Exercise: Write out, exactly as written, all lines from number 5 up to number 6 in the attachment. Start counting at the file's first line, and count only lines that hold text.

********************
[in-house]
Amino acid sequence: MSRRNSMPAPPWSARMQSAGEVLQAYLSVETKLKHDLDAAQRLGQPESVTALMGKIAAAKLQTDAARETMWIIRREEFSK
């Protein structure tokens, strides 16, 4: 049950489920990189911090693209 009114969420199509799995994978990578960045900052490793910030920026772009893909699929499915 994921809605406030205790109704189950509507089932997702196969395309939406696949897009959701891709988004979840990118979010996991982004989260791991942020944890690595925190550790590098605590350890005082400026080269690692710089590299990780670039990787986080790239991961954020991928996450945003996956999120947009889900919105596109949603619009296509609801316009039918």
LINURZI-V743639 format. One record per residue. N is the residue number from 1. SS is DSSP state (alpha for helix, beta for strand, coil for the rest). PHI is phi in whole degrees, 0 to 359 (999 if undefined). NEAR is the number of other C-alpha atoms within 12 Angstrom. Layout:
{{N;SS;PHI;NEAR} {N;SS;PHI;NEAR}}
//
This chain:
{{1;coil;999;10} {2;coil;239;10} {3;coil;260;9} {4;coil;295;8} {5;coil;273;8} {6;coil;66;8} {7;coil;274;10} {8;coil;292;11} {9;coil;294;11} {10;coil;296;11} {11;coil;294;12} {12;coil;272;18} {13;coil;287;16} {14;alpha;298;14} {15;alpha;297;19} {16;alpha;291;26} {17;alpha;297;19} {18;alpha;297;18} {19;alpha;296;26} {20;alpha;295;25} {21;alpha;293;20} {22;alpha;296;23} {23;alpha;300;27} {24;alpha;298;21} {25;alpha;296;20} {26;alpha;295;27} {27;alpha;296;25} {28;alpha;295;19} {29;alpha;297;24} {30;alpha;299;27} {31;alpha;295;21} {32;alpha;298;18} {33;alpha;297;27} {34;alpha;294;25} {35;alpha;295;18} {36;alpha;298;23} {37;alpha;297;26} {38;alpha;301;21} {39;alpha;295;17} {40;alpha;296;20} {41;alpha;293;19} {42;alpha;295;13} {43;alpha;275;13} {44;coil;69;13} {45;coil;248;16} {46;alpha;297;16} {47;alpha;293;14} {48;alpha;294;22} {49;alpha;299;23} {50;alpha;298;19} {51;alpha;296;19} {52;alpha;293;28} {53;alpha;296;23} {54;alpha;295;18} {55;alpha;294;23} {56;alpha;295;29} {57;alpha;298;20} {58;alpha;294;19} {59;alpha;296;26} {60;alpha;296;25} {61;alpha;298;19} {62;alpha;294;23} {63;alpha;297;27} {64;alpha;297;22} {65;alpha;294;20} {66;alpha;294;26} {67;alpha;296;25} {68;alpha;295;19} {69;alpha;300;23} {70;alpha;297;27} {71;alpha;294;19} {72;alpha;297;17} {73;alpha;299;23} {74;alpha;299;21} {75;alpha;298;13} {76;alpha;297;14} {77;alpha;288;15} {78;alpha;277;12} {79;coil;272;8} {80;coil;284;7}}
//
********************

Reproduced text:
{{N;SS;PHI;NEAR} {N;SS;PHI;NEAR}}
//